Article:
New tricks, old tracks

Poorna Kulkarni
Tuesday, 7 May 2019

Bollywood music composers have been using the formula of rehashing old songs for a while now. 
But where is this trend headed now?

What makes Bollywood different from all the other film industries over the world? The song and dance. Be it a thriller or horror film, a comedy or a romantic one, the music is of utmost importance. Just like films have evolved over the years, so have their music. 

Of late, the seemingly fail-proof formula to make a hit song is to rehash an old number with electronic beats. But if there’s one thing that is constant in this ever-changing industry, it is the audience. Keeping up with what they like and what they reject, music makers are trying every trick in the book to come up with catchy tunes. 

Music composer Rochak Kohli, who started his career with the soulful hit Pani Da Rang in Shoojit Sircar’s romantic comedy Vicky Donor, speaks about how the way audiences consume music has changed, resulting in a whole new dynamic between them and music makers. “Earlier with cassettes and CDs, people paid for music. Now it’s available for free online, and they can listen to it anytime, anywhere. They have access to a wide range of music across various genres, that helps them develop their taste,” says he, adding that all genres are evolving simultaneously in the industry.

Every genre works in a different way. For instance, dance numbers are popular at parties, clubs or weddings to keep the audiences engaged. Soulful numbers have their own audience. Every type of song has a place in Bollywood.

But even with so much content being churned out everyday, rehashed old numbers are still making their way onto our playlists. “Old songs are reworked with new sounds and presented to new audiences who are liking it. But the recreation has to be done in a way that is relevant to today’s audiences,” says he, adding, “For so many, the new version is the only version of the song they know, totally oblivious to the original version. So if the original version was a hit with audiences back in the day, chances are high that if rehashed in the right way with sounds that work today, the song will be popular with the present generation as well.”

The trend of remixes begs the question — are there any original songs made today that will stand the test of time? Ehsaan Noorani, a part of Shankar-Ehsaan-Loy trio, says, “If it is good music and easily relatable to the audiences, it is consumed for a long time. It is all about the depth in composition, music, lyrics and emotional content. When there is a take-away from the song, you feel like listening to it over and over again. That’s what makes the song evergreen.”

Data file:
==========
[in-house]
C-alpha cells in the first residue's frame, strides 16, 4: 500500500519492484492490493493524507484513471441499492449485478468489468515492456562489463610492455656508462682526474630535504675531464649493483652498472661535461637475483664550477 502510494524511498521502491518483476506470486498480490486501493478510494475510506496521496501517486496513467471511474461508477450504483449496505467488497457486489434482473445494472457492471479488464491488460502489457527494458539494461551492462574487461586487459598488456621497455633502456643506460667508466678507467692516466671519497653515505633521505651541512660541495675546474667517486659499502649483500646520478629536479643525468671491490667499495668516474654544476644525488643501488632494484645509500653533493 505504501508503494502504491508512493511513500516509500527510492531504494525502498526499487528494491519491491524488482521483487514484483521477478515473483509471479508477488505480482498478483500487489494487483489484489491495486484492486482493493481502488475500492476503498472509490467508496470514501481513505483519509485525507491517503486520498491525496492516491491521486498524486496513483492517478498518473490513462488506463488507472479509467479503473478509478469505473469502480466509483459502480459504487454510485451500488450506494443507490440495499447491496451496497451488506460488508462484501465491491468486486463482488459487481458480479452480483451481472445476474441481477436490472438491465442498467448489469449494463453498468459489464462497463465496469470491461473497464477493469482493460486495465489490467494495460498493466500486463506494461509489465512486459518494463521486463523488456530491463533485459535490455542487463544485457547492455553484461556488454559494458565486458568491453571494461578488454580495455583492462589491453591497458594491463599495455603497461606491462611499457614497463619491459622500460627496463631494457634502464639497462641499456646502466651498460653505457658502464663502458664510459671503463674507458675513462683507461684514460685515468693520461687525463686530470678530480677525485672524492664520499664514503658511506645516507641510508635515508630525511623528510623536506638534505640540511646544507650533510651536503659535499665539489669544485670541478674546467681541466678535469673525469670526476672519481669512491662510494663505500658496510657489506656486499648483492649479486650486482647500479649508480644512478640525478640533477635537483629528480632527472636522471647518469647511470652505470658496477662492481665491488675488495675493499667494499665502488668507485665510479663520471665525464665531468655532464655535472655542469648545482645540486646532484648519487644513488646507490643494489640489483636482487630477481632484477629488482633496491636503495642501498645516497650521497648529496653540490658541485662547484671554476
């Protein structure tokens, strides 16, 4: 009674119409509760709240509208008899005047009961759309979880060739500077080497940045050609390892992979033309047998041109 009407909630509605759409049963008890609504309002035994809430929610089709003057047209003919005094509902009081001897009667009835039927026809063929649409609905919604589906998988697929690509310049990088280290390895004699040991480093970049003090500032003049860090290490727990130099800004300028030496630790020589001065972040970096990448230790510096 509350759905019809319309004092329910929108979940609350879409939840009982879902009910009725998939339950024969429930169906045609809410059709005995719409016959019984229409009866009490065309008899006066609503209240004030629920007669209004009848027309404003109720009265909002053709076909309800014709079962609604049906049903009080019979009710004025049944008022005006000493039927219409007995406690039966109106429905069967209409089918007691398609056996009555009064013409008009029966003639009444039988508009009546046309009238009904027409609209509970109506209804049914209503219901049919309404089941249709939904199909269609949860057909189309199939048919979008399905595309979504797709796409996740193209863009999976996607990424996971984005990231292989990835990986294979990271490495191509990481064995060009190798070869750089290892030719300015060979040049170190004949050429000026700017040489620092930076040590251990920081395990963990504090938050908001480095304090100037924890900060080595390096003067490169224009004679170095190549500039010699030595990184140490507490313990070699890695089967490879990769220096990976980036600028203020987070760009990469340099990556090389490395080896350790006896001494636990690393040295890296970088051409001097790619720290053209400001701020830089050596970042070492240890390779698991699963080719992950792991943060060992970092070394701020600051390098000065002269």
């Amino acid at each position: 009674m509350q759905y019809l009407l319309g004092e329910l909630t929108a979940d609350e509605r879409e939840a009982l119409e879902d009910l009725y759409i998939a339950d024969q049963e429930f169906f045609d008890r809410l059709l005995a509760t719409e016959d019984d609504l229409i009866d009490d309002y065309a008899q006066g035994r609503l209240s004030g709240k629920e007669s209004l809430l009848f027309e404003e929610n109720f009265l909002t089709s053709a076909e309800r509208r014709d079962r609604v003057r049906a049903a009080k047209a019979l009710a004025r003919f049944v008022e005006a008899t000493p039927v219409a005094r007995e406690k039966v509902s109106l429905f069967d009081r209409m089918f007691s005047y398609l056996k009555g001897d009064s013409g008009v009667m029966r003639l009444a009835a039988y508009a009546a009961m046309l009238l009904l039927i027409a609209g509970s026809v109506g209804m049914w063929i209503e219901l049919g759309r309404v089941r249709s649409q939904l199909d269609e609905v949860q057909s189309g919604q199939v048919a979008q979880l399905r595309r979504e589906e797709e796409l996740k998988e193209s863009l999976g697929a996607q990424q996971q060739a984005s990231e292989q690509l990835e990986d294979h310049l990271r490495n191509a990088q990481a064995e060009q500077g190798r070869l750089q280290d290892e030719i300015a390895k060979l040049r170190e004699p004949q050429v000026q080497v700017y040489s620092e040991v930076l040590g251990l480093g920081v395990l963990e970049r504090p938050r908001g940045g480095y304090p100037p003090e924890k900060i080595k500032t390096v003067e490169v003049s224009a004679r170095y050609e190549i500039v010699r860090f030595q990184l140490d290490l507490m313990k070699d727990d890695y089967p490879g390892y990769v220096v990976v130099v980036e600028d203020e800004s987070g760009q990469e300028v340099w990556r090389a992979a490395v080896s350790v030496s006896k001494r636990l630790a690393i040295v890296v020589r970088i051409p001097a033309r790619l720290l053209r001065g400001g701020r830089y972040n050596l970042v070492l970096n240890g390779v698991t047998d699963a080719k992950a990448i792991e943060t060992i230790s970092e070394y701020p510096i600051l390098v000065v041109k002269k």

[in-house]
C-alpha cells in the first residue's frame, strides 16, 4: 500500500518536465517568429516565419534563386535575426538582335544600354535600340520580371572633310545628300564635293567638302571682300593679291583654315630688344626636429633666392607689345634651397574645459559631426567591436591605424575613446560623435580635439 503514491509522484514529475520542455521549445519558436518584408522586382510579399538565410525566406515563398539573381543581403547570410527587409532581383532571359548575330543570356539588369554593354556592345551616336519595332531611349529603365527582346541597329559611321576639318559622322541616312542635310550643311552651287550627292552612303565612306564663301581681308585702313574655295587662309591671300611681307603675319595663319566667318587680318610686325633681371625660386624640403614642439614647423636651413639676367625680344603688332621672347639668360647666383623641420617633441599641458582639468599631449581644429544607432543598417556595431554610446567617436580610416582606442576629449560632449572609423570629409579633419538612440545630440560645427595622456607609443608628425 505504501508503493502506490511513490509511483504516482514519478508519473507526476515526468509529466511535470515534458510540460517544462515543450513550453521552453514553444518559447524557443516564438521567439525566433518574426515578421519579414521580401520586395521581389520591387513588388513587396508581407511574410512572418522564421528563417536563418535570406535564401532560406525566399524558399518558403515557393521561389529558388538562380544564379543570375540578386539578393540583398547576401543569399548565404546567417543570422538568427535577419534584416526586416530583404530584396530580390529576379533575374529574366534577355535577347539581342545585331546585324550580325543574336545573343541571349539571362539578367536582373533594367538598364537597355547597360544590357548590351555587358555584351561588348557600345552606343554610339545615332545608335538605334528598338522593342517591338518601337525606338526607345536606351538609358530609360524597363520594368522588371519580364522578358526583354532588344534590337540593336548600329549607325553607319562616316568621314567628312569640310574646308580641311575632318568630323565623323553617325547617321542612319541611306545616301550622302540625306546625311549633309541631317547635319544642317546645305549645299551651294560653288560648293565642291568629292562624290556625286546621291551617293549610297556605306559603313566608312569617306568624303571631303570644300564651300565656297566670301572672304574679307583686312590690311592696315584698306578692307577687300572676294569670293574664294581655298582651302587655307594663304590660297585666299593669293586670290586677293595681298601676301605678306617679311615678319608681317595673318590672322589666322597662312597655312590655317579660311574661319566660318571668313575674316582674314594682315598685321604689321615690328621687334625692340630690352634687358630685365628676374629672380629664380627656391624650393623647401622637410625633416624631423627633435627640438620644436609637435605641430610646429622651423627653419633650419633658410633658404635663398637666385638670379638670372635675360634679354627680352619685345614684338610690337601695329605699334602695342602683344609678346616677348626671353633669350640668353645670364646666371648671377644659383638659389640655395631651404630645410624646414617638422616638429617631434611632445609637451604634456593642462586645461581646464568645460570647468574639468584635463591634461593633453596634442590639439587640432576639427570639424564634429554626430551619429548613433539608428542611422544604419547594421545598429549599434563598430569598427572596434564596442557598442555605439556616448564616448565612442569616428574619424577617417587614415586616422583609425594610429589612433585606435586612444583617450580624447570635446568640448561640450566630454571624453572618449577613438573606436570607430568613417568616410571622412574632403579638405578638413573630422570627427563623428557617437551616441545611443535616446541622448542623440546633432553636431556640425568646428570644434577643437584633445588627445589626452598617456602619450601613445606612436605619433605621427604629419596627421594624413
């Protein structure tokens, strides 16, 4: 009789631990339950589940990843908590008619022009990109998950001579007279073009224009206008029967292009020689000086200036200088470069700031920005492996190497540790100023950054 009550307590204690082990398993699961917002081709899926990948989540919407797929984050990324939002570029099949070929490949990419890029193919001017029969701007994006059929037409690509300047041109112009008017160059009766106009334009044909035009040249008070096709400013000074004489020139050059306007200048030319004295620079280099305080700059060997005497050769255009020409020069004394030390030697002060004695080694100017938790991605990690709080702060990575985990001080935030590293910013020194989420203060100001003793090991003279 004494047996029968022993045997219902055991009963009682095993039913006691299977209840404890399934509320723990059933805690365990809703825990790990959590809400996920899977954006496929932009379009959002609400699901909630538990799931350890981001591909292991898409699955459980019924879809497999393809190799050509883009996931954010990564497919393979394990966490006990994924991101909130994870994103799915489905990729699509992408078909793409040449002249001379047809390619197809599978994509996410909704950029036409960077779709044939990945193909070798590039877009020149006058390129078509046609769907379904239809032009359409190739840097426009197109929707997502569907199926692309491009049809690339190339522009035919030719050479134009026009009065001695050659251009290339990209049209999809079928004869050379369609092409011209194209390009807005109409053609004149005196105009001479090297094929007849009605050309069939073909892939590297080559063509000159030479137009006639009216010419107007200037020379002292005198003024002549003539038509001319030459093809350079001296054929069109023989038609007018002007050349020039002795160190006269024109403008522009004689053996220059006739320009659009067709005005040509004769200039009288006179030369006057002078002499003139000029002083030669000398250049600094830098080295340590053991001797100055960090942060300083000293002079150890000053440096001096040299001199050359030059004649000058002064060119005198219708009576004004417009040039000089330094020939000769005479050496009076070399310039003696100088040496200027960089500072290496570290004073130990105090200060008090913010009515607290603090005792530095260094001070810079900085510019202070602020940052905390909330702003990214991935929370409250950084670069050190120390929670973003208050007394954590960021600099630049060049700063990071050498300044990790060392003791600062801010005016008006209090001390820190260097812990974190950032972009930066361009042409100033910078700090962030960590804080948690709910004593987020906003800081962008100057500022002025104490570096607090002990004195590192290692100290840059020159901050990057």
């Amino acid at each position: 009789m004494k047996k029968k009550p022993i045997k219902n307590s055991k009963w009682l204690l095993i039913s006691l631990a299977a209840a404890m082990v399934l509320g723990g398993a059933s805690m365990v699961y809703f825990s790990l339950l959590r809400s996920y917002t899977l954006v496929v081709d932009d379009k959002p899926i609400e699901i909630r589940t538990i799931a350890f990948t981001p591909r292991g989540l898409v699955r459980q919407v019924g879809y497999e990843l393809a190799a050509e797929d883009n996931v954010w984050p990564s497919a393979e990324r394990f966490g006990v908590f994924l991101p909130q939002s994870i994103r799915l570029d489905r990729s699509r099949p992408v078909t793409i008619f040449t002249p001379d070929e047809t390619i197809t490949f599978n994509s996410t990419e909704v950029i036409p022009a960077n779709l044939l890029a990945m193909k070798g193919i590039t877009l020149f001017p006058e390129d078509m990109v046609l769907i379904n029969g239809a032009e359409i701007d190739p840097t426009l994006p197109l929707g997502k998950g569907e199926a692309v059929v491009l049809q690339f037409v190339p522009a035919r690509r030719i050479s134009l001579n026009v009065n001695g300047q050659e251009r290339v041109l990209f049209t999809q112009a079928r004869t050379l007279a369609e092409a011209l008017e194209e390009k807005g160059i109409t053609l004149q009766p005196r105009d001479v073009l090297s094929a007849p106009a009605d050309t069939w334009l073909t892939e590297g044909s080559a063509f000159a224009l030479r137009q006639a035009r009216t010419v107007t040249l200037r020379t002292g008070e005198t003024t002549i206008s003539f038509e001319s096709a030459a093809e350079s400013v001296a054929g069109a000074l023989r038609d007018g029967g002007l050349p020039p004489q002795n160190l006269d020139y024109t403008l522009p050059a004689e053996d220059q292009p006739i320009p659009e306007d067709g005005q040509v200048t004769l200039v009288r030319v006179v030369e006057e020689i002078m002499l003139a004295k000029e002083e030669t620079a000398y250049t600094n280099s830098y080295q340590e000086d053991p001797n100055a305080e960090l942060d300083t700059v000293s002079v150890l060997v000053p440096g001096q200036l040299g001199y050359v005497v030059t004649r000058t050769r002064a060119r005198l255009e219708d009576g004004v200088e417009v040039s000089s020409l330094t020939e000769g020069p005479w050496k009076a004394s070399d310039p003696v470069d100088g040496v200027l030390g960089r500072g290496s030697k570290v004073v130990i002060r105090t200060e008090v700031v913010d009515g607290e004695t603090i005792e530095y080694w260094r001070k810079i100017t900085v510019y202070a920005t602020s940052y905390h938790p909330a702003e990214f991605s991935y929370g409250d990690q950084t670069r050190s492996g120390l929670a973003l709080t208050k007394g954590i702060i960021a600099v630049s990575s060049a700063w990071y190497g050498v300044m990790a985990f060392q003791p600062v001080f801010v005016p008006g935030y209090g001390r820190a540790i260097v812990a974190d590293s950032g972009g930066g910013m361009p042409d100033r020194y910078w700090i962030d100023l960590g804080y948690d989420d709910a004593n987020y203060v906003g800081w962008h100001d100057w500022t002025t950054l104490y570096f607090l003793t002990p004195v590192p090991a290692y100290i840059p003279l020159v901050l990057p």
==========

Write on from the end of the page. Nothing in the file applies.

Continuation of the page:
The ace guitarist explains that when the melody, emotion and lyrics of the song connect with the audiences, it will be evergreen. His popular album series Dance Masti was a tribute to the original evergreen Bollywood numbers. He says, “The new versions did not mess around with the original song. When rehashing an old hit, composers should recreated the same vision that the original composer had, and maybe introduce it with a more modern sonic sound for new listeners,” he says, adding, “I don’t think that remixing or rehashing is a lasting trend. I like to see ‘70s songs like Samne Yeh Kaun Aaya, Dil Mein Hui Halchal make a comeback. It is not necessary that the music should be old fashioned, it should just have more depth in terms of lyrics and meaning.”

Beats are made with clicks, pitch can be corrected with software and in general, music is mostly made electronically.  In an era ruled with EDM, where songs can end up sounding monotonous, organic and acoustic music can sound refreshing. Music composer Jeet Gannguli, who rose to fame by making music for Aashiqui 2, believes that organic music will soon make a comeback. “Many composers have used a live orchestra with various instruments to compose music in the past, and this is what shows their grit for their profession. After Bappi Lahiri, composers like Nadeem-Shravan, Anu Malik and a few like them brought some changes in music composing. They used acoustic instruments for composing. But in the early 2000s, when I started working, there were more programming or electronic-based music than live singing,””he says. 

“I feel that someday soon, organic music with live sessions like composers such as Madan Mohan, Shankar-Jaikishen, RD Burman organised to record their music, will make a comeback. Though we will require the electronic element in it too. The songs composed by these maestros are played even today, be it in concerts, clubs or reality shows. For the songs to have a good shelf life, we need to give audiences time to connect with the music. After a point, the audience will themselves decide the shelf life of these songs,” says he adding, “All that audiences want to hear is melodious music with good lyrics.”

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